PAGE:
‘It is not just that new hires will be starting at the wages that GM workers made in the mid 1980s, it is the fact that these lower paying jobs are the easier jobs that high seniority workers were able to earn with their seniority, after sacrificing their bodies for 20, 25 to 30 years on the lines.

‘The contract speaks of hilo drivers and crib attendants and material handlers as being part of the lower tier.

‘We are told that it will be up to the local parties to figure it out, but the guidelines have been set.

‘New hires will start at $14-$14.61 and work their way up to the top wage in 2 years.

‘Right now the top rates are $14.50 to $16.23.

‘New hire wages will go up every year and who knows, in 10 or fifteen years they may be making what GM workers are making today.

‘But they will never see a GM pension.

‘They’ll have a portable pension, because they probably won’t want to stay here at the wages they’ll be paid.

‘And when they retire, they’ll get all the health care they can buy with whatever their 401(k) is worth.

‘SO, WHAT TO DO?’ asks Benchich.

He says: ‘I believe that this contract will probably pass.

‘Could we get a better contact if we turned it down?

‘I believe we could, but it would probably mean that more jobs would leave this country even quicker.

‘The problem isn’t a “sell-out” union leadership – they’re not. I think they have our best interests in mind.

‘The problem is that the cards are stacked against us.

‘As long as we are trying to operate in a global economic system, we will be part of the “race to the bottom’’.

‘We got a taste of the power of working people when we shut down GM coast to coast in a matter of minutes.

‘Working people across the country need to use that power to fight to change a system we didn’t vote for and that is bent on driving down the standard of living of this country.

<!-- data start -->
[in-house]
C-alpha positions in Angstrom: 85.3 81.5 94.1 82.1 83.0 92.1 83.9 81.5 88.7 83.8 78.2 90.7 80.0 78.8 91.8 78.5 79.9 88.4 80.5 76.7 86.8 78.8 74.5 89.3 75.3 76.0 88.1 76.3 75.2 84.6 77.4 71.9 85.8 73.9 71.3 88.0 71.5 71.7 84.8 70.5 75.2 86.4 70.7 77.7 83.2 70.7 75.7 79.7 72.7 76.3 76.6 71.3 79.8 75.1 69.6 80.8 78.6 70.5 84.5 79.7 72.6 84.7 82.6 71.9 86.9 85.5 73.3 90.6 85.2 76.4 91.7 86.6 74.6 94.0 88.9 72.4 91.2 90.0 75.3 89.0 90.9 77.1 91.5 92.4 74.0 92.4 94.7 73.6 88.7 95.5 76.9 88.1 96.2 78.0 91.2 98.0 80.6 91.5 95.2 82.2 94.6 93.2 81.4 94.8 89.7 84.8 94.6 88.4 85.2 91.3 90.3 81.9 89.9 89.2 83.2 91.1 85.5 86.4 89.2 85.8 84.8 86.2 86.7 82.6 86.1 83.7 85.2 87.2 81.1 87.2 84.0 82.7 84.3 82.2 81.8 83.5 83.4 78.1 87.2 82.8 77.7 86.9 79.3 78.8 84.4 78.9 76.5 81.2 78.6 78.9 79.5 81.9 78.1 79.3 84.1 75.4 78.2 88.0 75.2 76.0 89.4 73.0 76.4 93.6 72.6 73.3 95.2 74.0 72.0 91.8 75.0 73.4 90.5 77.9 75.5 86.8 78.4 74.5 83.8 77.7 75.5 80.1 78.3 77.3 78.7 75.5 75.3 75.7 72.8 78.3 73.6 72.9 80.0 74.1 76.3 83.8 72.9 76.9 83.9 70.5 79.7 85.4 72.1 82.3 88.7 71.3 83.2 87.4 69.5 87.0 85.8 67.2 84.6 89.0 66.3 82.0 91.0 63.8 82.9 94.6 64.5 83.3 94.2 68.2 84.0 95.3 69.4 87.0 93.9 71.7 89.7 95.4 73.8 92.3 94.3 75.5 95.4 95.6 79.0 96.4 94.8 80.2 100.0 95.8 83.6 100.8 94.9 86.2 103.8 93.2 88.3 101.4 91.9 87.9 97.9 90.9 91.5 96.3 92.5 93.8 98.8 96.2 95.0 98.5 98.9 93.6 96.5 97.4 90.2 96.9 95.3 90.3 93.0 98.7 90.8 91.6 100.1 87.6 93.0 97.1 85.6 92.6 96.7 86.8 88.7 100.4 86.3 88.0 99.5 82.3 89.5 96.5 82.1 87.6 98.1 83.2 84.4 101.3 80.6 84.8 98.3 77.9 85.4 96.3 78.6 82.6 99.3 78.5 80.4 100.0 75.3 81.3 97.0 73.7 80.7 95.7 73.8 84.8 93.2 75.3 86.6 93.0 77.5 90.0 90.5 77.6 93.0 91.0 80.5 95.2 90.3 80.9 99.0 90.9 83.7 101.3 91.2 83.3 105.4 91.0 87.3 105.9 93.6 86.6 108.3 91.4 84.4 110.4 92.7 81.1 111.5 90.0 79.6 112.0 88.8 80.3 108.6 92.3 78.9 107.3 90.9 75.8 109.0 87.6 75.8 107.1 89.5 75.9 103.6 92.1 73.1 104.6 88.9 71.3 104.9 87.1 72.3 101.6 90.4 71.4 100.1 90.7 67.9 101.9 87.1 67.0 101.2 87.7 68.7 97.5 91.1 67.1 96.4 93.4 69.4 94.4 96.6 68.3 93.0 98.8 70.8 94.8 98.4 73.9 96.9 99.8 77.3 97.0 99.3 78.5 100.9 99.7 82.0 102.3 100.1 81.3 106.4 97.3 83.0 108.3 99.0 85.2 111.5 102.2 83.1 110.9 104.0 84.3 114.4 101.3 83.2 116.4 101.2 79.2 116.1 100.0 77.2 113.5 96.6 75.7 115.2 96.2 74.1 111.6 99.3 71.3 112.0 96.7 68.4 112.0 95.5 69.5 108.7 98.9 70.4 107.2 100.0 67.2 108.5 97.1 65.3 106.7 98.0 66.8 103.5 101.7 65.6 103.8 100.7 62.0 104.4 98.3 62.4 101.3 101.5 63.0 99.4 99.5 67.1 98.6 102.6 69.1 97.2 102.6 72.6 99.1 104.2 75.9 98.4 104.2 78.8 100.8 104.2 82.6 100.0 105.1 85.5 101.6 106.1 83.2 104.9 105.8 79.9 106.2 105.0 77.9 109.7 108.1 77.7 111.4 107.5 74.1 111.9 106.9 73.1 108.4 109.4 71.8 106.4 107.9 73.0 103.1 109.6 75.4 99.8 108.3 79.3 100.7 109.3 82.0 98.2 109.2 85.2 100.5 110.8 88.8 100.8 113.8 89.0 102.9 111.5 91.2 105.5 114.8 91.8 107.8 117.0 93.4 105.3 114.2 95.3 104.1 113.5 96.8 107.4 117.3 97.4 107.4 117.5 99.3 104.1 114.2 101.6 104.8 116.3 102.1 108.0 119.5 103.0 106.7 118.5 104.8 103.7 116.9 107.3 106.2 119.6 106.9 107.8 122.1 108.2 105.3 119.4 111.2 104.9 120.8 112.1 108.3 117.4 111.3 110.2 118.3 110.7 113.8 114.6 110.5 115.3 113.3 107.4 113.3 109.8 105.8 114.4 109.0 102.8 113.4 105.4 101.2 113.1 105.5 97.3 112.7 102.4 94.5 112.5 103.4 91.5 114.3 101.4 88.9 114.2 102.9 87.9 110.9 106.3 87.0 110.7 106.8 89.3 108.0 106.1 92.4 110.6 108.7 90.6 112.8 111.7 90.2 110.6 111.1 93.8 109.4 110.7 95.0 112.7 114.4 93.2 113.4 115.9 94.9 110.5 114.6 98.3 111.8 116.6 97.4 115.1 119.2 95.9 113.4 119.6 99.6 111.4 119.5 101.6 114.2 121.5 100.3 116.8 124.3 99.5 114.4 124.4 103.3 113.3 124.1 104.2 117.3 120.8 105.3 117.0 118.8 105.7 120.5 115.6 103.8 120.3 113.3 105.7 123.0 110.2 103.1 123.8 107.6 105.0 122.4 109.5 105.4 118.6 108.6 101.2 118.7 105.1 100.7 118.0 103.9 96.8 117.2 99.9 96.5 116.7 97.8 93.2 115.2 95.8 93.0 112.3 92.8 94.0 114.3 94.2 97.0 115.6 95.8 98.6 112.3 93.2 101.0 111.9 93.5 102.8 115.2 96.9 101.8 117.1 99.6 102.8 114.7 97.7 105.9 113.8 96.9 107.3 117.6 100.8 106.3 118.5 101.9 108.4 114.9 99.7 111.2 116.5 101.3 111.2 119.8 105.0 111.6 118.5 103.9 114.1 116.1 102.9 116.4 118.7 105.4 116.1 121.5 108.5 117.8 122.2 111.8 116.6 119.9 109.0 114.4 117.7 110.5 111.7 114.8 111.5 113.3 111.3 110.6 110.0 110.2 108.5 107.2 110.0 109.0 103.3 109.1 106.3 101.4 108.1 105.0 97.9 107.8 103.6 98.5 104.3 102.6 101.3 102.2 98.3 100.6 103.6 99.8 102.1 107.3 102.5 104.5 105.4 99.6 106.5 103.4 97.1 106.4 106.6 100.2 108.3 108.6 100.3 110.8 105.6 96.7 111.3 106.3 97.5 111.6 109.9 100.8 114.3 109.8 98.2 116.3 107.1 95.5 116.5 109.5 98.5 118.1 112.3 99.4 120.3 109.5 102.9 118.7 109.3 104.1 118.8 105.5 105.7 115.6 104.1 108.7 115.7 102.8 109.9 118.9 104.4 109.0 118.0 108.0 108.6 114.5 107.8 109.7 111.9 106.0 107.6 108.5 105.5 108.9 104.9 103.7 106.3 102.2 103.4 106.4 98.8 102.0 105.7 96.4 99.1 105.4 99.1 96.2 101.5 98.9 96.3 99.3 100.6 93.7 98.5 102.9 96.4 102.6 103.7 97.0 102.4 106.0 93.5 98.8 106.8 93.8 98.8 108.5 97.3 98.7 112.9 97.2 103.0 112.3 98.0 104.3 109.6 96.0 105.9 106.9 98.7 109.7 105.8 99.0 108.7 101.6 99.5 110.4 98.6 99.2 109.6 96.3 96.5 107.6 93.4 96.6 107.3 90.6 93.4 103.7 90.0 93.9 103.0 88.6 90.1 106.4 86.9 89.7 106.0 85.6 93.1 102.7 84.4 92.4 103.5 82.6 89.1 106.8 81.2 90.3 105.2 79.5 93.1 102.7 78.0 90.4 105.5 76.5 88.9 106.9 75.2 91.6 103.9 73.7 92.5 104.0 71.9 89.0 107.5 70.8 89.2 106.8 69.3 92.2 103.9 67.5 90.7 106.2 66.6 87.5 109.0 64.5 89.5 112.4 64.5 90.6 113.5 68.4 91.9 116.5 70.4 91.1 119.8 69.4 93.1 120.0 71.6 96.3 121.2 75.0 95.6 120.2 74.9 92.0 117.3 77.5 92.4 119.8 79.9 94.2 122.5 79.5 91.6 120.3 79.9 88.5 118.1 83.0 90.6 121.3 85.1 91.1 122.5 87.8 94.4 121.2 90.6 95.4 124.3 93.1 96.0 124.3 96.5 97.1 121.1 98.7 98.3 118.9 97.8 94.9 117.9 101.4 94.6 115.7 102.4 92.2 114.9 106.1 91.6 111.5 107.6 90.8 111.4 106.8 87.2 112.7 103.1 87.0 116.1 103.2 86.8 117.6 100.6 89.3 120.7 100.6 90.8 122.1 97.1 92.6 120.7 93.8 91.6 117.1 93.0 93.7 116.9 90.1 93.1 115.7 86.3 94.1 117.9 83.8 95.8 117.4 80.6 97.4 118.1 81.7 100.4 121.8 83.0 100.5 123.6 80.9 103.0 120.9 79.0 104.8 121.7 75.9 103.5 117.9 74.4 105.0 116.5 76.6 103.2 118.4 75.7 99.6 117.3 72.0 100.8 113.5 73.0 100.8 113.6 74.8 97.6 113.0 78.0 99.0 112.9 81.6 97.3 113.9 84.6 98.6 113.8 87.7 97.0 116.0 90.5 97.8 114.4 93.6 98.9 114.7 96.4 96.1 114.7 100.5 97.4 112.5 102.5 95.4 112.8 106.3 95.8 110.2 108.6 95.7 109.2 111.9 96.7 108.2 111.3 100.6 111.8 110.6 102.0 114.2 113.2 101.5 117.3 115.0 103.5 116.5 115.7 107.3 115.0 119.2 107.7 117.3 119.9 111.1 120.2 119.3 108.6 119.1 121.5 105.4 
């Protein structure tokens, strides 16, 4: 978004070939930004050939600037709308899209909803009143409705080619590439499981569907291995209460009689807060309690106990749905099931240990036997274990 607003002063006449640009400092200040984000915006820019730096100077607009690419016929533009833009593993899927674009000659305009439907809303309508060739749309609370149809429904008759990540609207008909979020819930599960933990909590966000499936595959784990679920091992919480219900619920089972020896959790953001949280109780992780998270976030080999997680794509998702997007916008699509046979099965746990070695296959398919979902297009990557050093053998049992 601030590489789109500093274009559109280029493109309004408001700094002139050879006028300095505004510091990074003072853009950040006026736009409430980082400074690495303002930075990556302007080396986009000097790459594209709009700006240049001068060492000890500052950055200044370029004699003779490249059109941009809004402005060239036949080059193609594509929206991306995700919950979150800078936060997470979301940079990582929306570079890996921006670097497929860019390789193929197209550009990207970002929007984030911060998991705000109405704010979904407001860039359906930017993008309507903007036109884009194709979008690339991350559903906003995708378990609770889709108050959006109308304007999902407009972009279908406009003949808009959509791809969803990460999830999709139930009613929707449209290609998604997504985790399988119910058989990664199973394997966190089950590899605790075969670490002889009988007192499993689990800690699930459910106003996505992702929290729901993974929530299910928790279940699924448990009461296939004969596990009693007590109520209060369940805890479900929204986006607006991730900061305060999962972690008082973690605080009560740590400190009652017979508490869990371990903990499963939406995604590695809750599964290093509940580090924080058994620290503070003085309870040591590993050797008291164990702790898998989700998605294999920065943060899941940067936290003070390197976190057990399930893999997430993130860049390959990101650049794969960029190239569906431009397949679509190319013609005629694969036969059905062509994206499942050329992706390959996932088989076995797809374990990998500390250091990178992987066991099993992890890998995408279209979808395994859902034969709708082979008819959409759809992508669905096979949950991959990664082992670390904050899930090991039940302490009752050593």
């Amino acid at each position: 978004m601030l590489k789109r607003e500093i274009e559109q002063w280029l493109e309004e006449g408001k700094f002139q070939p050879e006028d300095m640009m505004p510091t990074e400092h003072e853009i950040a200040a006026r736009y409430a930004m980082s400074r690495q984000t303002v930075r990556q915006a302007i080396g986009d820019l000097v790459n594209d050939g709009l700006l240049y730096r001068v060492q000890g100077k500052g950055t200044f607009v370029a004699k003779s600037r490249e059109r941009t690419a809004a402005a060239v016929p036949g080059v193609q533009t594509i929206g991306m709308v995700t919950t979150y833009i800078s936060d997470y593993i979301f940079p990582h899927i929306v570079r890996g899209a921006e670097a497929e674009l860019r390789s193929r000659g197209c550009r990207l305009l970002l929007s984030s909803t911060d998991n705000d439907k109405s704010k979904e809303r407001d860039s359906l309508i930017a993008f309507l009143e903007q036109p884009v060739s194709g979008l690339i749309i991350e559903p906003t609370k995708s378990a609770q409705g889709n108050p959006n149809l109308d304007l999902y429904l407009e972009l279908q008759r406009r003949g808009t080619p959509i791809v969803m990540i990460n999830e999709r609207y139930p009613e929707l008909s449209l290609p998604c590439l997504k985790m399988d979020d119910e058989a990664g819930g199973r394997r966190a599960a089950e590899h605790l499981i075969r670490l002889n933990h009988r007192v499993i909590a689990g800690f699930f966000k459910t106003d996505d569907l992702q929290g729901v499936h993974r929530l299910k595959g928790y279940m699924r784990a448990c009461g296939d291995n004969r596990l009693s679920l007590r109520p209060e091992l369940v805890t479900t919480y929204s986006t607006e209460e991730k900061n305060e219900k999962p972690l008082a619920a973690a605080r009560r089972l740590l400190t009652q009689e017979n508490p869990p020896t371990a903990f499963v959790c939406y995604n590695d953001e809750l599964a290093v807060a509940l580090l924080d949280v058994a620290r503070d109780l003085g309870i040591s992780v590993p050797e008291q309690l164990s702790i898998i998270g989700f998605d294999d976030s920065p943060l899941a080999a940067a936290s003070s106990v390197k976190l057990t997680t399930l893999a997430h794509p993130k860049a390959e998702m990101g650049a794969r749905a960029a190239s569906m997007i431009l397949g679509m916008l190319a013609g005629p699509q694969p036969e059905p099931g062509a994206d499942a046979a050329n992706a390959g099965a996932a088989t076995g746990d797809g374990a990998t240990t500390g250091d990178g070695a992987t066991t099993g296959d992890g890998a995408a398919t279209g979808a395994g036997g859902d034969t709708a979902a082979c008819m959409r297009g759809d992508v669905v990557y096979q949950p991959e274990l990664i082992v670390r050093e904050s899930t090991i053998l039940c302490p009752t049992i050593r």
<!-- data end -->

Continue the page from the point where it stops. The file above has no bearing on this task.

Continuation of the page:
‘When people are ready to do that, I’ll be there!

‘Until then, I can’t vote because I’m retired, but if I could vote, I’d have to vote NO on principle.’

The change that UAW members are demanding can only come about through fighting to put an end to the rule of the US capitalist class and its system. This requires a new union and political leadership and a struggle for a socialist system of society.

There has to be determined strike action and occupations of plants to reject mass sackings and schemes like VEBA that will force workers’ unions to gamble on the stock market to raise the funds for healthcare cover, and are bound to end in massive disaster.

The only way to defeat the US corporations’ drive for cuts in living standards in order to maintain their own profits is to bring all the car workers together in united action.

Workers must occupy factories threatened with closure and fight for the the nationalisation of bankrupt industries to stop American capitalism closing down more industries in search of cheaper labour abroad.

This will require a new leadership in the unions, and breaking with the Democrats and Republicans and taking up the struggle for a Labour party based on the trade unions and a socialist America, where healthcare is free for all.

The reformist UAW leaders may not want to sell out their members but that is what their politics inescapably leads them to do. US socialists need to rapidly build a section of the Trotskyist International Committee of the Fourth International to lead this revolutionary struggle forward to victory.